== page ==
Publisher's Note: This was written before the current
I awoke yesterday before dawn. My wife was
sleeping peacefully and comfortably, wadded in
her favorite blanket. The dogs barely raised
their heads, yawned and looked rather puzzled
as I slipped out the bedroom's sliding glass door.
I keep my fly rod on the screened-in patio, or
lanai, as the builder called it. Too classy of a
description, if you ask me. The back porch is all
we ever called it where I grew up.
I slipped on my wading shorts, put on my shallow-water
booties, eased my rod from behind the folding chair
and slowly and quietly opened the door to the outside.
I listened for a brief moment to check for any movement
from within the house. All was silent; that was good.
I began my short stroll to the lake behind the house.
The sun wasn't yet poking its crown above the tree-line
far on the other side of the lake. I stood there for a
few minutes enjoying a mockingbird's song as he welcomed
another new dawn. I strained my eyes to see if the ducks
had arrived to meet me. They were nowhere to be seen.
I wondered where they were. The morning was already warm,
and a light fog had formed just above the surface of the
lake. I really didn't want to move. My hand was on the
wooden gate. I could smell the musty scent of the
decreasing shoreline. We hadn't had any rain in weeks.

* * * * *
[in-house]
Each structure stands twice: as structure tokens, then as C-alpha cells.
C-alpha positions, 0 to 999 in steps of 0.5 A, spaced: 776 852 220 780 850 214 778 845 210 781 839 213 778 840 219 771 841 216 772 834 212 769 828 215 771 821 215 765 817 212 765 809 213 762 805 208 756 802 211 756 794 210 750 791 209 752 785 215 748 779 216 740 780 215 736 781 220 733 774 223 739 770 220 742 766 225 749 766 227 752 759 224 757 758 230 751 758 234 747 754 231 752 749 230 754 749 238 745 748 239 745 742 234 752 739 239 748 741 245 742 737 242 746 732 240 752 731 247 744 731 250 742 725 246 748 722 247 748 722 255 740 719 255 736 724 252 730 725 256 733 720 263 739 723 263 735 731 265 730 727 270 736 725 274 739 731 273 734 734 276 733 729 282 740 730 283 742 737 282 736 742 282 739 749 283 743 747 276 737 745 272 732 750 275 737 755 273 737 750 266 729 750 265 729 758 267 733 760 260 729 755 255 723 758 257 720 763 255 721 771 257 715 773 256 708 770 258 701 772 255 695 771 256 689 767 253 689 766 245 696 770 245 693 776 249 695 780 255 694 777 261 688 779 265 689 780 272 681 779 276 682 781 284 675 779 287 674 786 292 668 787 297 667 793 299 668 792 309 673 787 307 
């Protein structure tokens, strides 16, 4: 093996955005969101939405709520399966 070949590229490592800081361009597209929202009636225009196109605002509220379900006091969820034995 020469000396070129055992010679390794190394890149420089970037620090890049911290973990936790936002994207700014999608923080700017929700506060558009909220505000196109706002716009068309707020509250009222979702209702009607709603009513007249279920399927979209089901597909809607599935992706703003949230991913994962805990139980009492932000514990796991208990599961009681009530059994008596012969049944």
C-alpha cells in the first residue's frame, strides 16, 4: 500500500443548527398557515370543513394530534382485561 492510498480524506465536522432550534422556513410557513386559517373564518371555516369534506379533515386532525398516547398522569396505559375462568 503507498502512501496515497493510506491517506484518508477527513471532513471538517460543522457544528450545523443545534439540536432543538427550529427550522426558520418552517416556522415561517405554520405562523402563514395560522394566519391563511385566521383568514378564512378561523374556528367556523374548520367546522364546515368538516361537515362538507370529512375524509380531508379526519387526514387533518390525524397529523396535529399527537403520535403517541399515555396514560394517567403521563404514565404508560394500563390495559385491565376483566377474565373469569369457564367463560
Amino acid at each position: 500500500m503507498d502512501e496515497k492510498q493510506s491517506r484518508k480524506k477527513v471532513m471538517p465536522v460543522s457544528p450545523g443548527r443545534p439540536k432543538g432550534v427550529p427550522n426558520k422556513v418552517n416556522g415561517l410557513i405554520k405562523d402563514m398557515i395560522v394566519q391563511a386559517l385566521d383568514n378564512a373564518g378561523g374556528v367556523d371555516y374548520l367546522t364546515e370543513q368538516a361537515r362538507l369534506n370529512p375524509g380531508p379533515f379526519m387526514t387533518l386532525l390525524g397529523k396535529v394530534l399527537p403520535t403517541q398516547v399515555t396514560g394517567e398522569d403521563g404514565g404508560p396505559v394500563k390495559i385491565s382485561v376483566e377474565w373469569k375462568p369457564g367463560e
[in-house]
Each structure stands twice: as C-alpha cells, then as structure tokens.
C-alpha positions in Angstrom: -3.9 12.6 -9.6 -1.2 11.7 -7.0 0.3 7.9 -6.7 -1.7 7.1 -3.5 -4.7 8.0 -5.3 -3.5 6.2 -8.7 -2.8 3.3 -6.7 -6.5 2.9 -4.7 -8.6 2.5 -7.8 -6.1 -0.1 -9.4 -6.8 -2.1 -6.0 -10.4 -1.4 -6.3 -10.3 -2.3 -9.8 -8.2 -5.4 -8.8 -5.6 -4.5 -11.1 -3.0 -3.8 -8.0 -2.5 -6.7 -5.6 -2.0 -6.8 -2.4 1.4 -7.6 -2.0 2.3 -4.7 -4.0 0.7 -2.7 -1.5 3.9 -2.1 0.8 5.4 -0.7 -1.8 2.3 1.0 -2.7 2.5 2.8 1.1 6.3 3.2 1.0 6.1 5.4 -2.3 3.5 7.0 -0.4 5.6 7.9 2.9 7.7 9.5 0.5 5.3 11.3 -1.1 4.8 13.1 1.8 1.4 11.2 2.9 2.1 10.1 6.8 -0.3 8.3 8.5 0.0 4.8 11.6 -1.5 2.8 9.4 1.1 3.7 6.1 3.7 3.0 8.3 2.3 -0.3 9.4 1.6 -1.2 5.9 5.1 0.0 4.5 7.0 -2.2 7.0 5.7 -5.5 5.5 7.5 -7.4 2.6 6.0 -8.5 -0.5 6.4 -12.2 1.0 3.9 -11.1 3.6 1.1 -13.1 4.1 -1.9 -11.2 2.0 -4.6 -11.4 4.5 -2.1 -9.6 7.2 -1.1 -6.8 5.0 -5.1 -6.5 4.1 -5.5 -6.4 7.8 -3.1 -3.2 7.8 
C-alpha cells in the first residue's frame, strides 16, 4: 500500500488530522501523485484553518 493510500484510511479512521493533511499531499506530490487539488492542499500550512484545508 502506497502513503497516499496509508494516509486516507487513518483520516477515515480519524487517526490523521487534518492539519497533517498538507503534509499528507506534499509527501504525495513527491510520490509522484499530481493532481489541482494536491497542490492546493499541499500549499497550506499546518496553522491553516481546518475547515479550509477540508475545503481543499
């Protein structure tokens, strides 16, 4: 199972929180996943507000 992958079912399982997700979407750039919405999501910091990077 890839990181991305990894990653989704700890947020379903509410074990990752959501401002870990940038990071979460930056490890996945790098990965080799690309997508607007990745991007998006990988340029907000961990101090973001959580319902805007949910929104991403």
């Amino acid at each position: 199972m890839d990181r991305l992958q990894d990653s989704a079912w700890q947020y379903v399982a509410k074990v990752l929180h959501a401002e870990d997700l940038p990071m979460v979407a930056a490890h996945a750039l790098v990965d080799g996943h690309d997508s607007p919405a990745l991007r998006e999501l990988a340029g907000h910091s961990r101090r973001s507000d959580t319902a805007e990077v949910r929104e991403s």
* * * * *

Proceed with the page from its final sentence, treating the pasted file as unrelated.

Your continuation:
"Boy, we could use some rain, and lots of it." I'm not
sure if I had said that out loud or not, and felt silly
that I was probably talking to myself.
The painting that lay before me was mostly all muted
tones of grays and charcoal. I stood there for minutes;
maybe a lifetime, as the slight clouds began to turn a
rosy, gray-gold; that color just before the blossom of
the day, that color that many folks never get to witness.
From the other shore, I thought I could see something
that wasn't familiar to me. It appeared to be an old
dock, kind of hidden in the elderberry bushes. How
could I have ever missed something as obvious as a
wooden structure? The front of the dock shoved just
into view but not projecting way out. I could have
overlooked it, maybe.
I waded quietly down the shore to get a closer look
at this new discovery, stopping in the water to calm
the wake I was making, and straining my eyes to see
through the obscuring mist rising from the warm water.
I thought I could hear the faint sound of an old
sixties song playing on a radio coming from the
direction from the old, graying dock. I began to
hum the tune. I could hear it. "Sittin' in the mornin'
sun...I'll be sittin' when the evenin' comes..." I
could just make it out, but I could see no one. The
elderberry bushes blocked all of the structure except
for a corner. I crept closer, becoming quieter as I
approached. It was so early. I rubbed my eyes and
tried to get a glimpse. I decided to walk up the
bank. Maybe I could see where the music was coming
from. I stalked toward the sound, looking to the
ground so as not to break a twig and scare anyone
that may happen to be there.
The sun was showing its upper half by now and the
fog had begun to burn off. But everything was still
and silent, except for Otis' singing.
A yellow-haired boy came into view, sitting cross-legged
on the brush-blocked side of the dock. A small, orange
transistor radio sat beside him and the familiar tune
came from it. He was slight; maybe eight or ten years
old. In front of him, a shellacked, cane pole projected
out from the dock and the pole was tucked under his right
thigh. He sat motionless. His concentration was on an